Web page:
There you have, it folks. The United States is a third world country (with 795,000,000,000 in exports)
And just surpassed a trade DEFICIT of 594,000,000,000 so far for the year -- that means money going out of the country...
-- there is a difference in present tense and future tense -- you used the word IS... not me.
One of the dirty little secrets of that export number though Mike -- is it includes manufacturing equipment 'sales' to countries that are taking the manufacturing out of this country so they can make the products there instead of here...
A new study has found that the United States' growing trade deficit with China has had an increasingly negative impact on the U.S. economy, causing job losses that reach into the most technologically advanced industries in the manufacturing sector and affect every state, according to a January 11 press release by the U.S.-China Economic and Security Review Commission (USCC).
Robert Scott, director of international programs at the Washington-based Economic Policy Institute (EPI), prepared the study, "U.S.-China Trade, 1989-2003," for the commission. EPI is a nonprofit, nongovernmental research organization that focuses on the economic conditions of lower and middle-income American workers.
"In the rapidly changing big and broad economic relationship with China, it is crucial to have a full, comprehensive understanding of the facts and scope of the relationship," USCC chairman C. Richard D'Amato said. "With such data, we can begin to assess the impacts China is having on our economic health and our national security."
Using a methodology that determines the number of jobs needed to produce exports and imports, the EPI study found that 1.5 million jobs were lost to lower-wage Chinese competition in the 14-year period between 1989 and 2003. During that time, the U.S. trade deficit with China rose twenty-fold, from $6.2 billion to $124 billion. It is expected to increase another 20 percent in 2004, to $150 billion.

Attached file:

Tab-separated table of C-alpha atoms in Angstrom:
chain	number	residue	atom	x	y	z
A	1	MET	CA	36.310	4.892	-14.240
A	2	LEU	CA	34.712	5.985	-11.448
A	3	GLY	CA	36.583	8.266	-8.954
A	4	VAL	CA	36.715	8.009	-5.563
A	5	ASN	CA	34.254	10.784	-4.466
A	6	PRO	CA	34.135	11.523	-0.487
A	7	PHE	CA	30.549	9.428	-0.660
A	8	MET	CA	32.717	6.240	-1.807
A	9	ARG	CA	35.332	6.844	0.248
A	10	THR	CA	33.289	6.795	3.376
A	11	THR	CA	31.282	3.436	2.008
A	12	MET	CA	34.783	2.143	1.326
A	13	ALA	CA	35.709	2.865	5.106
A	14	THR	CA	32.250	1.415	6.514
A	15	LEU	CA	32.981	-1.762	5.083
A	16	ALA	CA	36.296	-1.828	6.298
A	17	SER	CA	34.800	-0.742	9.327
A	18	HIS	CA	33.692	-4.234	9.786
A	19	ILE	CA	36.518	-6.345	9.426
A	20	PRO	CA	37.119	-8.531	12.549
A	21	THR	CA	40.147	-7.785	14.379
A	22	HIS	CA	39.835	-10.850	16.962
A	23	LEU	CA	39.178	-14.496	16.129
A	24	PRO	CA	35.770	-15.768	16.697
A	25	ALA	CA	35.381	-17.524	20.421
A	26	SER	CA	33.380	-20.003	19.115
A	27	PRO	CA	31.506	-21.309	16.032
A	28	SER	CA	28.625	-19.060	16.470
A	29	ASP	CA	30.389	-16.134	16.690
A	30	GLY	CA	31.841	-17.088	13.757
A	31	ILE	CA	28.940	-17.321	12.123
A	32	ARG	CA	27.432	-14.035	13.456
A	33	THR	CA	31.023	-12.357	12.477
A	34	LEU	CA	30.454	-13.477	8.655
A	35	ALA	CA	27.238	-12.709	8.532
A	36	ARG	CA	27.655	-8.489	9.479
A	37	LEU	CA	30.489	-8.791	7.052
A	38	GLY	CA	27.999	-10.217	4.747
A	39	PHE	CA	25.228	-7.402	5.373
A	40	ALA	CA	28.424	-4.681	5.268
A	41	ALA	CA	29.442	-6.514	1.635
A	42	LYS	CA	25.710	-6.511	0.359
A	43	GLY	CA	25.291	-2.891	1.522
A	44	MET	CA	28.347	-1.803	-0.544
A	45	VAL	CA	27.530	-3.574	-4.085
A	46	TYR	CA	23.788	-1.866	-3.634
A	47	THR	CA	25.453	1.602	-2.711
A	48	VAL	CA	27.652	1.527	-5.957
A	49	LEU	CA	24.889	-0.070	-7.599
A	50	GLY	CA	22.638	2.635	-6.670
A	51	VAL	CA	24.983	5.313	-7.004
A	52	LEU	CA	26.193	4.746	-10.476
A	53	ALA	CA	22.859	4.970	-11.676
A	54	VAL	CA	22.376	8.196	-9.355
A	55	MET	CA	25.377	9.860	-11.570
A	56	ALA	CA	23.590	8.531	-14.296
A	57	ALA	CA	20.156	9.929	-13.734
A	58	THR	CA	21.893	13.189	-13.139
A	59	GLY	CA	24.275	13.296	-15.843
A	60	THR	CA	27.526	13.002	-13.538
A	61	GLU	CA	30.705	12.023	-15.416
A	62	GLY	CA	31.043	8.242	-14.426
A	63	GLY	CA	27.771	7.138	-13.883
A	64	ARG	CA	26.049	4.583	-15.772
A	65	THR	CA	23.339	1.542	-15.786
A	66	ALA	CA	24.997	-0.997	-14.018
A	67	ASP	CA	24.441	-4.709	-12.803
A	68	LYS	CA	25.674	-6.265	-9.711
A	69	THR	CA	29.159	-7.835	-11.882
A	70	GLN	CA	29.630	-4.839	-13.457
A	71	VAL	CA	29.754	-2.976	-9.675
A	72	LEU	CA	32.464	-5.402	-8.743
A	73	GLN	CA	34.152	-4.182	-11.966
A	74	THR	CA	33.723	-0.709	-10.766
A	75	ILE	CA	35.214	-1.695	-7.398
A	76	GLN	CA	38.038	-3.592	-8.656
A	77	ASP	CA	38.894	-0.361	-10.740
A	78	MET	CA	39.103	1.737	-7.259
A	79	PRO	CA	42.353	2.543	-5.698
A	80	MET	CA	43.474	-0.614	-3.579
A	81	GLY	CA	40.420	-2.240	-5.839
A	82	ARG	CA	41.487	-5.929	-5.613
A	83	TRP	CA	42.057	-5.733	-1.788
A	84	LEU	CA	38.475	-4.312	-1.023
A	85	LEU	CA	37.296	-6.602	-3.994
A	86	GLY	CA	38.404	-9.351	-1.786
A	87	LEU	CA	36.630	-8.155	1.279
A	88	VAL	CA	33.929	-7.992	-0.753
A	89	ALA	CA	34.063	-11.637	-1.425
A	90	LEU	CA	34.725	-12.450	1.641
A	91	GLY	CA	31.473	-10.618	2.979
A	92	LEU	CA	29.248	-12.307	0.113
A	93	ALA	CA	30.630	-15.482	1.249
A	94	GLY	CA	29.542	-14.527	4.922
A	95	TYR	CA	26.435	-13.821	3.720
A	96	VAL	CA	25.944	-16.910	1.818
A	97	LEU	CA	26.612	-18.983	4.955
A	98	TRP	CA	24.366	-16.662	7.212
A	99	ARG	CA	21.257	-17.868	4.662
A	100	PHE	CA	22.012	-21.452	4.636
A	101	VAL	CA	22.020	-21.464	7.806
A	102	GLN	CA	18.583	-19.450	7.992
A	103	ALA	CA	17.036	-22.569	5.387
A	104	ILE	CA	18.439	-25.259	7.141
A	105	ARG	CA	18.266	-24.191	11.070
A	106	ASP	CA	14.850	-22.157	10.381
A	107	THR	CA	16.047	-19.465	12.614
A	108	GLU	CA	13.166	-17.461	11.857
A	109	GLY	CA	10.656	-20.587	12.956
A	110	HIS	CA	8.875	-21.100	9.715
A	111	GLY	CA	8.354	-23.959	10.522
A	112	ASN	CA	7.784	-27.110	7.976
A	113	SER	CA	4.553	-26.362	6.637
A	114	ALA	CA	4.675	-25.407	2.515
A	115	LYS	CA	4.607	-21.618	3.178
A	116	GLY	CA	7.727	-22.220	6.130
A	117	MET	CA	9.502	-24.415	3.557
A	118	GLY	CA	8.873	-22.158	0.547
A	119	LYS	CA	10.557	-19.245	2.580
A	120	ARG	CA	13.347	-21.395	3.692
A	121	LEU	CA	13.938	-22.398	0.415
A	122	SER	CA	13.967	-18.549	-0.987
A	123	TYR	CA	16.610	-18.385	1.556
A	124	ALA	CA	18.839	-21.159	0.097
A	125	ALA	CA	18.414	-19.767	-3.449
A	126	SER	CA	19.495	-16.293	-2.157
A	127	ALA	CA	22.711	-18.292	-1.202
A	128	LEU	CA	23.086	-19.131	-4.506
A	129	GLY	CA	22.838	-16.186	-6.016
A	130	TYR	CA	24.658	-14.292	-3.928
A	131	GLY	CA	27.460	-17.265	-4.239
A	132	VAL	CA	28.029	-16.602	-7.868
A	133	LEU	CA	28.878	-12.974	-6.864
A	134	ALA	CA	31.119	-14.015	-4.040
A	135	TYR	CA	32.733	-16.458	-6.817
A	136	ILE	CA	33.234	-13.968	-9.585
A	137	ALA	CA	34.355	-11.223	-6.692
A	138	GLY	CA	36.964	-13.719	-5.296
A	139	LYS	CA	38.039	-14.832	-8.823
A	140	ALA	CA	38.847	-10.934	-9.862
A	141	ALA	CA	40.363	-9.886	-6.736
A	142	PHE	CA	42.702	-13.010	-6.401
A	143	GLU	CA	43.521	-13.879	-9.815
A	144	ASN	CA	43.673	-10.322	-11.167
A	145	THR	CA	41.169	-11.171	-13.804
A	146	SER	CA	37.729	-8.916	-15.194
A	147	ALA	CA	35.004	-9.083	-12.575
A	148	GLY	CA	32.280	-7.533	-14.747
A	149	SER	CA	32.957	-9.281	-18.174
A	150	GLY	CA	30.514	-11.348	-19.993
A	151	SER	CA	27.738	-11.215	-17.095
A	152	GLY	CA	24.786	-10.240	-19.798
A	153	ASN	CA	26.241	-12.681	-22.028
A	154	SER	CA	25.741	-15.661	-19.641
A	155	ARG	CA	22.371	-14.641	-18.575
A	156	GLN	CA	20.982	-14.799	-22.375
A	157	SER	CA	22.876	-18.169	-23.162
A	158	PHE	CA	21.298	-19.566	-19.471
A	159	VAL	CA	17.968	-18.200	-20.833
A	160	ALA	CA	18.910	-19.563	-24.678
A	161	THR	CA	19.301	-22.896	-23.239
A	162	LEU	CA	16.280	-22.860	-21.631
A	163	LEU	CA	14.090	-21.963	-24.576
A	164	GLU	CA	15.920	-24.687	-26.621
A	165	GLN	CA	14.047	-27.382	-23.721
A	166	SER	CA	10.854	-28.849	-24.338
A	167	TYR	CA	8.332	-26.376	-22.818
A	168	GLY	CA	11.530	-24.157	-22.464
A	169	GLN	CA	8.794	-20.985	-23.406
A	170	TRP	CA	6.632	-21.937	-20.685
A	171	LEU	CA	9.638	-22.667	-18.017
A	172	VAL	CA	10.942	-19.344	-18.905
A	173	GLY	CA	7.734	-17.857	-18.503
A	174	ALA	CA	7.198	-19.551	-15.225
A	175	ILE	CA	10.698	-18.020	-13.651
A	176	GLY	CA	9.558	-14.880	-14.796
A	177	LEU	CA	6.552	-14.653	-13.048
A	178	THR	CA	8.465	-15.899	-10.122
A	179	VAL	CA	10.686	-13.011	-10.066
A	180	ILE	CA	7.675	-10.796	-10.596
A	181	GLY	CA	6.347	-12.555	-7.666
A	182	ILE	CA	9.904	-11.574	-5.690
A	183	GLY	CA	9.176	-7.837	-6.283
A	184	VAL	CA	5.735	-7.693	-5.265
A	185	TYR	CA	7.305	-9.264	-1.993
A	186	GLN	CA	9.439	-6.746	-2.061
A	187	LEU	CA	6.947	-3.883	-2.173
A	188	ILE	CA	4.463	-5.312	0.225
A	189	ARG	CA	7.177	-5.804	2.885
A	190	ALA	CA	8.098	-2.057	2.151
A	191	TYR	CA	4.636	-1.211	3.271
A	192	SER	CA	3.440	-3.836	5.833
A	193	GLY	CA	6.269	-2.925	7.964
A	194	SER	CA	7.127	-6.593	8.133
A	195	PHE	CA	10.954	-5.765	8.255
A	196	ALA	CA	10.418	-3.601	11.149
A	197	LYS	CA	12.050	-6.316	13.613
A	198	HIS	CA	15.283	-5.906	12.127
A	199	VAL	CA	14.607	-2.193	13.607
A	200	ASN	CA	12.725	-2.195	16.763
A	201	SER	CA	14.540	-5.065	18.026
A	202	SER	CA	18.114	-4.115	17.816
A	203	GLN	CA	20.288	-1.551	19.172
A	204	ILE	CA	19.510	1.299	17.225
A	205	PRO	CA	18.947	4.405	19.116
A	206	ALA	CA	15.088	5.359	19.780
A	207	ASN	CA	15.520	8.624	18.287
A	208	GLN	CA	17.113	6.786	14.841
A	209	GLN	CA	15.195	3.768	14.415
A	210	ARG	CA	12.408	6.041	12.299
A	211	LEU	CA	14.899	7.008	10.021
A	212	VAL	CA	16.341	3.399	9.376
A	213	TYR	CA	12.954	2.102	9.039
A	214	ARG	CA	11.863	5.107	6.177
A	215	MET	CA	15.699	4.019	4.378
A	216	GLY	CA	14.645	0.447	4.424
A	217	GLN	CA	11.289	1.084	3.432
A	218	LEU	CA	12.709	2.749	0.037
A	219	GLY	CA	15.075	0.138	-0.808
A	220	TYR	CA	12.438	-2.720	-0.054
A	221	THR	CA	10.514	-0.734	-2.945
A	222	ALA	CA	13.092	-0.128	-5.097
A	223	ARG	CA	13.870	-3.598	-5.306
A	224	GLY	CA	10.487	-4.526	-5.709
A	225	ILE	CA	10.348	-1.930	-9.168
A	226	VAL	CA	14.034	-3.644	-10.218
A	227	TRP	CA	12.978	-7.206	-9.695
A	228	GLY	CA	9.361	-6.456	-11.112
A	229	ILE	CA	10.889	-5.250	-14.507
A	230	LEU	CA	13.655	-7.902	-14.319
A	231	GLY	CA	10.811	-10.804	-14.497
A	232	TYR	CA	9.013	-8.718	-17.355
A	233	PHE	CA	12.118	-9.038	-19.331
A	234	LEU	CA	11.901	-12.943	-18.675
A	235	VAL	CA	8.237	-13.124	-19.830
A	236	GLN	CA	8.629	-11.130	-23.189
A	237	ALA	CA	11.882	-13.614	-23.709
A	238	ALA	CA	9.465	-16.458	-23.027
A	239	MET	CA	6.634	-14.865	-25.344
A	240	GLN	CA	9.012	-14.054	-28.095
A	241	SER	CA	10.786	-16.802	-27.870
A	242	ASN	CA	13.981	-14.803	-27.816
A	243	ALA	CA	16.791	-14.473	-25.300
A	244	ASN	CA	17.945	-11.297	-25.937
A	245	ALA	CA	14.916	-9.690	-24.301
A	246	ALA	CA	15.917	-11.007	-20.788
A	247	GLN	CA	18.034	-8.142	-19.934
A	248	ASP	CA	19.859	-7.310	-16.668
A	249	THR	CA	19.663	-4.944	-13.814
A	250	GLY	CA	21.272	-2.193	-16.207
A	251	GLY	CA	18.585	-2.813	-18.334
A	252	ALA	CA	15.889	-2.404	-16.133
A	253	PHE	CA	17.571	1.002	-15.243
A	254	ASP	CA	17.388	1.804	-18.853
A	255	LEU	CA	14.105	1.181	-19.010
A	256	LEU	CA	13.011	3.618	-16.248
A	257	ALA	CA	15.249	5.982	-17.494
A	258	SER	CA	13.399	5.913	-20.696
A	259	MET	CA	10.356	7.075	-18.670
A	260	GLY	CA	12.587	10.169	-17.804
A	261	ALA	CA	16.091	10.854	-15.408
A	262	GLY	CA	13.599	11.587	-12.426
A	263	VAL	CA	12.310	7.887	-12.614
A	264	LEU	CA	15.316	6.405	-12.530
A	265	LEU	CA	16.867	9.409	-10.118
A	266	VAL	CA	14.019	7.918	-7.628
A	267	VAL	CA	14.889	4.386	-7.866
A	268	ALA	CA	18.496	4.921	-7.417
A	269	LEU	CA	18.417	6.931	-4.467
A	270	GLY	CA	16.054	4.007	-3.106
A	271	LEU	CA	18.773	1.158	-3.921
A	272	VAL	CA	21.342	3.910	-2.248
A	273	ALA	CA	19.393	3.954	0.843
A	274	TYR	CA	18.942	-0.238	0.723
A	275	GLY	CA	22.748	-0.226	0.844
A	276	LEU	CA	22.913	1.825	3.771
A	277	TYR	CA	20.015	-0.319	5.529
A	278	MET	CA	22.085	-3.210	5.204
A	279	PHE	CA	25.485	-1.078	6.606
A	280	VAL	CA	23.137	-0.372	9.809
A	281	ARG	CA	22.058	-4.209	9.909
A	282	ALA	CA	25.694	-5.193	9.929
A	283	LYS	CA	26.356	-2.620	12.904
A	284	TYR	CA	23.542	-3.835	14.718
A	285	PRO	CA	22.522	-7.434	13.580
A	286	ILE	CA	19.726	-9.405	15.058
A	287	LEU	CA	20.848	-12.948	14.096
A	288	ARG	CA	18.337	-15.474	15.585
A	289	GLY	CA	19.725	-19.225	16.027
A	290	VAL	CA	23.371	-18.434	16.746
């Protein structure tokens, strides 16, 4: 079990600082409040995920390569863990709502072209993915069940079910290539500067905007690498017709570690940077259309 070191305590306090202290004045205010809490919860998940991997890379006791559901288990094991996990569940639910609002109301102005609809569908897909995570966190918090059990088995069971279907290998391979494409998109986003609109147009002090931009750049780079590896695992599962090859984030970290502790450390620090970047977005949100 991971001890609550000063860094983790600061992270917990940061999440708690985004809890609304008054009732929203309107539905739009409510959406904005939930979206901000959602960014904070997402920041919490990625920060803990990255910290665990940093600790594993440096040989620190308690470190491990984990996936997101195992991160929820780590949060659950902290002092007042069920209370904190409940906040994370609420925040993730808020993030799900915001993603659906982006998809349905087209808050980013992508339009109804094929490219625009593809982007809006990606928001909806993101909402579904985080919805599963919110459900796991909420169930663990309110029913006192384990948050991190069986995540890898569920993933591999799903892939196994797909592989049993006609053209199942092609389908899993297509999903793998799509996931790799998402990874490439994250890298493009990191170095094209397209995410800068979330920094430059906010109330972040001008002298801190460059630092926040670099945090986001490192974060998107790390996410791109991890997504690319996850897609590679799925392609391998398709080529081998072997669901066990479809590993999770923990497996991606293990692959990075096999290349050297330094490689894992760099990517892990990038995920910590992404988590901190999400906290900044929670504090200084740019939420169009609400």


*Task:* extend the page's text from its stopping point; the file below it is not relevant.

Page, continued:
The study noted that the pace of job loss has more than doubled since China entered the World Trade Organization (WTO) in 2001, and that China's exports to the United States of sophisticated electronics and communications equipment requiring skilled labor are growing much more quickly than its exports of low-value, labor-intensive products.
"The assumptions we built our trade relationship with China on have proven to be a house of cards," Scott said. "Everyone knew we would lose jobs in labor-intensive industries like textiles and apparel, but we thought we could hold our own in the capital-intensive, high-tech arena. The numbers we're seeing now put the lie to that hope -- as China expands its share even in core industries such as autos and aerospace."
The report's key findings are:
-- The rise in the United States' trade deficit with China from 1989 to 2003 caused displacement of production that supported 1.5 million U.S. jobs. The loss of jobs due to the growing trade deficit with China has more than doubled since it entered the WTO in 2001.
-- China's exports to the United States of electronics, computers, and communications equipment, along with other products that use more highly skilled labor and advanced technologies, are growing much faster than its exports of low-value, labor-intensive items such as apparel, shoes and plastic products.
-- The U.S. trade deficit in Advanced Technology Products (ATP) with China is now $32 billion, equal to the total U.S. ATP deficit.
-- China is also rapidly gaining advantage in more advanced industries such as autos and aerospace products.
-- The 1.5 million job opportunities lost nationwide are distributed among all 50 states and the District of Columbia, with the biggest losers, in numeric terms:
New York (-87,037)
North Carolina (-65,279)
Michigan (-54,313) and
-- The ten hardest-hit states, as a share of total state employment, were:
Maine (-15,396, or -2.54%)
Arkansas (-19,859, -1.74%)
North Carolina (-65,279, -1.72%)
Rhode Island (-7,840, -1.62%)
New Hampshire (-9,878, -1.60%)
Indiana (-45,285, -1.56%)
Massachusetts (-48,086, -1.51%)
Vermont (-4,426, -1.48%)
Wisconsin (-41,150, -1.48%) and
California (-211,045, -1.46%)
And, I notice you didn't answer the question...